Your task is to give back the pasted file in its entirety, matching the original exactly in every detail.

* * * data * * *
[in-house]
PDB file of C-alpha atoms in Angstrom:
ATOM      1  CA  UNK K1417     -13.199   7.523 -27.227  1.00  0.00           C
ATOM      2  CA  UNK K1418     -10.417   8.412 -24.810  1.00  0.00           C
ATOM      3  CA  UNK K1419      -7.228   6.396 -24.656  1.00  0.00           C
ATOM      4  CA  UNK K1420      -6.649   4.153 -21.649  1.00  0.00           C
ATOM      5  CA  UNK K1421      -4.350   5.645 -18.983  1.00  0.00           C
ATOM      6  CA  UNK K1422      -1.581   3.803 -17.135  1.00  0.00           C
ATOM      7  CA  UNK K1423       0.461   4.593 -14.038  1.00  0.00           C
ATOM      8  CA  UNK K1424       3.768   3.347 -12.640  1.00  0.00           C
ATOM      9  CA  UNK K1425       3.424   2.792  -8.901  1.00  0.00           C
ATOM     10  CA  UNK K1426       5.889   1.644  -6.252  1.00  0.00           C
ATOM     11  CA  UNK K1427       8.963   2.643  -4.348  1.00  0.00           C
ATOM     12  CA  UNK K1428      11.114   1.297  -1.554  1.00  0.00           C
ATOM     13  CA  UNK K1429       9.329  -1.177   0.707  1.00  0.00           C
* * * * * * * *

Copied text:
[in-house]
PDB file of C-alpha atoms in Angstrom:
ATOM      1  CA  UNK K1417     -13.199   7.523 -27.227  1.00  0.00           C
ATOM      2  CA  UNK K1418     -10.417   8.412 -24.810  1.00  0.00           C
ATOM      3  CA  UNK K1419      -7.228   6.396 -24.656  1.00  0.00           C
ATOM      4  CA  UNK K1420      -6.649   4.153 -21.649  1.00  0.00           C
ATOM      5  CA  UNK K1421      -4.350   5.645 -18.983  1.00  0.00           C
ATOM      6  CA  UNK K1422      -1.581   3.803 -17.135  1.00  0.00           C
ATOM      7  CA  UNK K1423       0.461   4.593 -14.038  1.00  0.00           C
ATOM      8  CA  UNK K1424       3.768   3.347 -12.640  1.00  0.00           C
ATOM      9  CA  UNK K1425       3.424   2.792  -8.901  1.00  0.00           C
ATOM     10  CA  UNK K1426       5.889   1.644  -6.252  1.00  0.00           C
ATOM     11  CA  UNK K1427       8.963   2.643  -4.348  1.00  0.00           C
ATOM     12  CA  UNK K1428      11.114   1.297  -1.554  1.00  0.00           C
ATOM     13  CA  UNK K1429       9.329  -1.177   0.707  1.00  0.00           C